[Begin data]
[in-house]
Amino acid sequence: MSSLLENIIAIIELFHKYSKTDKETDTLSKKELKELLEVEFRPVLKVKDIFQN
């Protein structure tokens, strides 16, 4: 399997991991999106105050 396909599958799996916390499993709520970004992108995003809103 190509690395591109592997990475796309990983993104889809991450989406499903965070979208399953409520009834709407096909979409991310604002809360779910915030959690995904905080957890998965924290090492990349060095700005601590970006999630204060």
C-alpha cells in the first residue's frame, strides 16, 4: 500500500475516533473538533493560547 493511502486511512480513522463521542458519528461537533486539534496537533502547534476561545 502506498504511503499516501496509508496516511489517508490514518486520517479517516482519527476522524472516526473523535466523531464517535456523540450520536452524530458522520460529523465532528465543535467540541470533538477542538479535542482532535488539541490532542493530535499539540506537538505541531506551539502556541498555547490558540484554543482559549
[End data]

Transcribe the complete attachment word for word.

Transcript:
[in-house]
Amino acid sequence: MSSLLENIIAIIELFHKYSKTDKETDTLSKKELKELLEVEFRPVLKVKDIFQN
């Protein structure tokens, strides 16, 4: 399997991991999106105050 396909599958799996916390499993709520970004992108995003809103 190509690395591109592997990475796309990983993104889809991450989406499903965070979208399953409520009834709407096909979409991310604002809360779910915030959690995904905080957890998965924290090492990349060095700005601590970006999630204060």
C-alpha cells in the first residue's frame, strides 16, 4: 500500500475516533473538533493560547 493511502486511512480513522463521542458519528461537533486539534496537533502547534476561545 502506498504511503499516501496509508496516511489517508490514518486520517479517516482519527476522524472516526473523535466523531464517535456523540450520536452524530458522520460529523465532528465543535467540541470533538477542538479535542482532535488539541490532542493530535499539540506537538505541531506551539502556541498555547490558540484554543482559549